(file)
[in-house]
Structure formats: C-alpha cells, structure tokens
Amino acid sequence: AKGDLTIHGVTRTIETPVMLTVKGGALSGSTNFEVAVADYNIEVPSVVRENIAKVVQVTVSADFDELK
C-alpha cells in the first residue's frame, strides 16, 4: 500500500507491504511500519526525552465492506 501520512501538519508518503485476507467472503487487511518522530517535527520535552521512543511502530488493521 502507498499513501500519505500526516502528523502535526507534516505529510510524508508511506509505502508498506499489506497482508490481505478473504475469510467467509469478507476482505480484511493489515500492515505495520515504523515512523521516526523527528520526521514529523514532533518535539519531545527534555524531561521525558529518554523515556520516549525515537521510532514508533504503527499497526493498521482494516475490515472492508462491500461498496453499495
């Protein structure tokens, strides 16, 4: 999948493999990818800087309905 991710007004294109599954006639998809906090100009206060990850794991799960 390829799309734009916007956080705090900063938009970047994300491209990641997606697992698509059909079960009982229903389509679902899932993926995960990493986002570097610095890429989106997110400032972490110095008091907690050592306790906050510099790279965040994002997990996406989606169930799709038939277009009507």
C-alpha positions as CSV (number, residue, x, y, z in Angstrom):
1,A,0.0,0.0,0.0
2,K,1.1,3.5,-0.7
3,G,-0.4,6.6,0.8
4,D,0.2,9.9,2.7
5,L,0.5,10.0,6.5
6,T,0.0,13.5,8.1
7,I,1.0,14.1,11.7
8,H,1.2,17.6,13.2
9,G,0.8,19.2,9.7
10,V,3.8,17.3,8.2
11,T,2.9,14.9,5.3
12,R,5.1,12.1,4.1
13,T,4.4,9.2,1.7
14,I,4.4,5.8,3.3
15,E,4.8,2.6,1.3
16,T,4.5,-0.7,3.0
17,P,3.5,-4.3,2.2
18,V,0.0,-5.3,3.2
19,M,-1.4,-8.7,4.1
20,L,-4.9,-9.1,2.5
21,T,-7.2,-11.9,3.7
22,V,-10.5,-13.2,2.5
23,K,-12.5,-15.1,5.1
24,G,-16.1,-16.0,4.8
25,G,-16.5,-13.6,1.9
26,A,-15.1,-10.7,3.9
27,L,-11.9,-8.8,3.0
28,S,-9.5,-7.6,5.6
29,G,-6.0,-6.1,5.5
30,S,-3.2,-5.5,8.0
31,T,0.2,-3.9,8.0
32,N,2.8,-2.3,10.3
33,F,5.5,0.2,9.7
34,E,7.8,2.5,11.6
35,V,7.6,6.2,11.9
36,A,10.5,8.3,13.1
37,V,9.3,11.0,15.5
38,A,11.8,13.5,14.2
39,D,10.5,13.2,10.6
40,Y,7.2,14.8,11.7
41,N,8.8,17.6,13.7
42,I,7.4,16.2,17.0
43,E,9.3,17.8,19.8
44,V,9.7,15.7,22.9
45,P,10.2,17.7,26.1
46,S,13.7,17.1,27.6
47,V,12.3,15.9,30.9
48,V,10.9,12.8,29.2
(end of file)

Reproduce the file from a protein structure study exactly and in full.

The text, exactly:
[in-house]
Structure formats: C-alpha cells, structure tokens
Amino acid sequence: AKGDLTIHGVTRTIETPVMLTVKGGALSGSTNFEVAVADYNIEVPSVVRENIAKVVQVTVSADFDELK
C-alpha cells in the first residue's frame, strides 16, 4: 500500500507491504511500519526525552465492506 501520512501538519508518503485476507467472503487487511518522530517535527520535552521512543511502530488493521 502507498499513501500519505500526516502528523502535526507534516505529510510524508508511506509505502508498506499489506497482508490481505478473504475469510467467509469478507476482505480484511493489515500492515505495520515504523515512523521516526523527528520526521514529523514532533518535539519531545527534555524531561521525558529518554523515556520516549525515537521510532514508533504503527499497526493498521482494516475490515472492508462491500461498496453499495
């Protein structure tokens, strides 16, 4: 999948493999990818800087309905 991710007004294109599954006639998809906090100009206060990850794991799960 390829799309734009916007956080705090900063938009970047994300491209990641997606697992698509059909079960009982229903389509679902899932993926995960990493986002570097610095890429989106997110400032972490110095008091907690050592306790906050510099790279965040994002997990996406989606169930799709038939277009009507």
C-alpha positions as CSV (number, residue, x, y, z in Angstrom):
1,A,0.0,0.0,0.0
2,K,1.1,3.5,-0.7
3,G,-0.4,6.6,0.8
4,D,0.2,9.9,2.7
5,L,0.5,10.0,6.5
6,T,0.0,13.5,8.1
7,I,1.0,14.1,11.7
8,H,1.2,17.6,13.2
9,G,0.8,19.2,9.7
10,V,3.8,17.3,8.2
11,T,2.9,14.9,5.3
12,R,5.1,12.1,4.1
13,T,4.4,9.2,1.7
14,I,4.4,5.8,3.3
15,E,4.8,2.6,1.3
16,T,4.5,-0.7,3.0
17,P,3.5,-4.3,2.2
18,V,0.0,-5.3,3.2
19,M,-1.4,-8.7,4.1
20,L,-4.9,-9.1,2.5
21,T,-7.2,-11.9,3.7
22,V,-10.5,-13.2,2.5
23,K,-12.5,-15.1,5.1
24,G,-16.1,-16.0,4.8
25,G,-16.5,-13.6,1.9
26,A,-15.1,-10.7,3.9
27,L,-11.9,-8.8,3.0
28,S,-9.5,-7.6,5.6
29,G,-6.0,-6.1,5.5
30,S,-3.2,-5.5,8.0
31,T,0.2,-3.9,8.0
32,N,2.8,-2.3,10.3
33,F,5.5,0.2,9.7
34,E,7.8,2.5,11.6
35,V,7.6,6.2,11.9
36,A,10.5,8.3,13.1
37,V,9.3,11.0,15.5
38,A,11.8,13.5,14.2
39,D,10.5,13.2,10.6
40,Y,7.2,14.8,11.7
41,N,8.8,17.6,13.7
42,I,7.4,16.2,17.0
43,E,9.3,17.8,19.8
44,V,9.7,15.7,22.9
45,P,10.2,17.7,26.1
46,S,13.7,17.1,27.6
47,V,12.3,15.9,30.9
48,V,10.9,12.8,29.2